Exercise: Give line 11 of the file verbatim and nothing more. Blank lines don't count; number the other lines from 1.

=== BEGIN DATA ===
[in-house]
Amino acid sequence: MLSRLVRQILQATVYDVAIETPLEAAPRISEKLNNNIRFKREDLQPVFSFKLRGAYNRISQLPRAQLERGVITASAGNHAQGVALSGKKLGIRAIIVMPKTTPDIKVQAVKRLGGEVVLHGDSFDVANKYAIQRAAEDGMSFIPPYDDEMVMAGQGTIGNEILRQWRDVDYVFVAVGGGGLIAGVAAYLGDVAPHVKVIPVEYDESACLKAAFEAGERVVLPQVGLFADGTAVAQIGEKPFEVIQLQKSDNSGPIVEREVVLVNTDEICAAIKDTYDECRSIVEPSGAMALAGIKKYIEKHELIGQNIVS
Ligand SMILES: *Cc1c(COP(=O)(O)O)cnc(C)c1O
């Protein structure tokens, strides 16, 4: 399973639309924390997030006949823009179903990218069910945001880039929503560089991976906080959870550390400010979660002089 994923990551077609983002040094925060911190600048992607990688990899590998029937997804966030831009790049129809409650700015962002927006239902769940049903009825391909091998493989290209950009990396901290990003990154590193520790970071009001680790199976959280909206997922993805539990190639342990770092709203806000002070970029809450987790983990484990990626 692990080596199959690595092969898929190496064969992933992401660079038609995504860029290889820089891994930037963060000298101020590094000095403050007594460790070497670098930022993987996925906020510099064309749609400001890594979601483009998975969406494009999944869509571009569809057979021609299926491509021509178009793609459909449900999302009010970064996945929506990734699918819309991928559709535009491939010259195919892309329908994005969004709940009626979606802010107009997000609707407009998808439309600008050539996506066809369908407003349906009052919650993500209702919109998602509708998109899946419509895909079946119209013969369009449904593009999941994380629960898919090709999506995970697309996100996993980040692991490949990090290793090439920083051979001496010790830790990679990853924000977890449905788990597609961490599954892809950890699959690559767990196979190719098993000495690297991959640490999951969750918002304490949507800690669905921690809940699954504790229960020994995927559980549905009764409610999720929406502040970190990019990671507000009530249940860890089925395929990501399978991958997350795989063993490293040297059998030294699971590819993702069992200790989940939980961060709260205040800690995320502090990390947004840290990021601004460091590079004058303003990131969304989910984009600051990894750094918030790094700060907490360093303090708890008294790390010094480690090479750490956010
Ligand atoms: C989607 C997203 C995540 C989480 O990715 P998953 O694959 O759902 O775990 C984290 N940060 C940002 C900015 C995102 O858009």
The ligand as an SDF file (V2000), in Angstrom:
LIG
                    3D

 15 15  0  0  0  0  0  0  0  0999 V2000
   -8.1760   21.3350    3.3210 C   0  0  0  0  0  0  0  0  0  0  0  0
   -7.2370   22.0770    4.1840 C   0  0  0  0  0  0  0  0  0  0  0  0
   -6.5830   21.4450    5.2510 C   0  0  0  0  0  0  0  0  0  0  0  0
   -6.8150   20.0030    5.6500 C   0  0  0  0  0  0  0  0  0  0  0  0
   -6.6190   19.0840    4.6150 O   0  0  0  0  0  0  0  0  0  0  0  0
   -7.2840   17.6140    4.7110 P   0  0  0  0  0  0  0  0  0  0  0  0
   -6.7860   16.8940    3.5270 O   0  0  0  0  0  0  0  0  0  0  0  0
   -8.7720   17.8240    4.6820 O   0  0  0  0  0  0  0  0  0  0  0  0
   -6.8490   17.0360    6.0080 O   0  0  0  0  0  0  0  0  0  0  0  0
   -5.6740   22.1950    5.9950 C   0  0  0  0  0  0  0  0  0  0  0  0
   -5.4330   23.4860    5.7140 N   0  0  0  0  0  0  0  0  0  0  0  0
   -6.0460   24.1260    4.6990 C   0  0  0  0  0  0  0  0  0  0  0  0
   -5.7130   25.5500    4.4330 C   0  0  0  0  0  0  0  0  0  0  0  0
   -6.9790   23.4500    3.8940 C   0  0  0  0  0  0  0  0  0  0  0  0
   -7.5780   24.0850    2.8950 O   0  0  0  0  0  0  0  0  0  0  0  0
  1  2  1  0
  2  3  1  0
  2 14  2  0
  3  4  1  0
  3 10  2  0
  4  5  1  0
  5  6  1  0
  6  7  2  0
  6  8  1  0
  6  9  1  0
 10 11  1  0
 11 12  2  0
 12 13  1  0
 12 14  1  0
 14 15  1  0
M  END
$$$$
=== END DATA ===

   -7.2370   22.0770    4.1840 C   0  0  0  0  0  0  0  0  0  0  0  0